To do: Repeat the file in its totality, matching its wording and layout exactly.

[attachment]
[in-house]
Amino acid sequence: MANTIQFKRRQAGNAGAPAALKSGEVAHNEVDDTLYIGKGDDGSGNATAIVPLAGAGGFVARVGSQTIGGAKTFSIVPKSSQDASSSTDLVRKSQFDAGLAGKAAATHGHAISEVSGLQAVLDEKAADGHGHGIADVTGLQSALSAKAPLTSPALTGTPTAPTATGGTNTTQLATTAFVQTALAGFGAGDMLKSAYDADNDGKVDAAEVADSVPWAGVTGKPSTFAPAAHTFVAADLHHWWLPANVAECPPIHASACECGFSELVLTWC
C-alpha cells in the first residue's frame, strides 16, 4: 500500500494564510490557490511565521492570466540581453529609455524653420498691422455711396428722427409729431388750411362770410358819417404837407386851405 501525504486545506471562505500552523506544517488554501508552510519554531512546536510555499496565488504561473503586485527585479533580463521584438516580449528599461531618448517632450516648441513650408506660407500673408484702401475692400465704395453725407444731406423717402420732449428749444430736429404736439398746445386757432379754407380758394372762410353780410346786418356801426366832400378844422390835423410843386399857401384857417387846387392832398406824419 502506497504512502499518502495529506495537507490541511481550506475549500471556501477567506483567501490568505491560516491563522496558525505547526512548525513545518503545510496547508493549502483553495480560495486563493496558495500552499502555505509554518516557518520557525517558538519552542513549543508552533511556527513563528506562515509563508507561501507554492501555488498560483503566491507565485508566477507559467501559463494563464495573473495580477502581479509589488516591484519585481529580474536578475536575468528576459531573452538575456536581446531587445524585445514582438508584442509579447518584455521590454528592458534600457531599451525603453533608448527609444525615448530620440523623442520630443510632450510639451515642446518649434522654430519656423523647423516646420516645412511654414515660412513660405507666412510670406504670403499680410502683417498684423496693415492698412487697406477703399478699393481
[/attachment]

[in-house]
Amino acid sequence: MANTIQFKRRQAGNAGAPAALKSGEVAHNEVDDTLYIGKGDDGSGNATAIVPLAGAGGFVARVGSQTIGGAKTFSIVPKSSQDASSSTDLVRKSQFDAGLAGKAAATHGHAISEVSGLQAVLDEKAADGHGHGIADVTGLQSALSAKAPLTSPALTGTPTAPTATGGTNTTQLATTAFVQTALAGFGAGDMLKSAYDADNDGKVDAAEVADSVPWAGVTGKPSTFAPAAHTFVAADLHHWWLPANVAECPPIHASACECGFSELVLTWC
C-alpha cells in the first residue's frame, strides 16, 4: 500500500494564510490557490511565521492570466540581453529609455524653420498691422455711396428722427409729431388750411362770410358819417404837407386851405 501525504486545506471562505500552523506544517488554501508552510519554531512546536510555499496565488504561473503586485527585479533580463521584438516580449528599461531618448517632450516648441513650408506660407500673408484702401475692400465704395453725407444731406423717402420732449428749444430736429404736439398746445386757432379754407380758394372762410353780410346786418356801426366832400378844422390835423410843386399857401384857417387846387392832398406824419 502506497504512502499518502495529506495537507490541511481550506475549500471556501477567506483567501490568505491560516491563522496558525505547526512548525513545518503545510496547508493549502483553495480560495486563493496558495500552499502555505509554518516557518520557525517558538519552542513549543508552533511556527513563528506562515509563508507561501507554492501555488498560483503566491507565485508566477507559467501559463494563464495573473495580477502581479509589488516591484519585481529580474536578475536575468528576459531573452538575456536581446531587445524585445514582438508584442509579447518584455521590454528592458534600457531599451525603453533608448527609444525615448530620440523623442520630443510632450510639451515642446518649434522654430519656423523647423516646420516645412511654414515660412513660405507666412510670406504670403499680410502683417498684423496693415492698412487697406477703399478699393481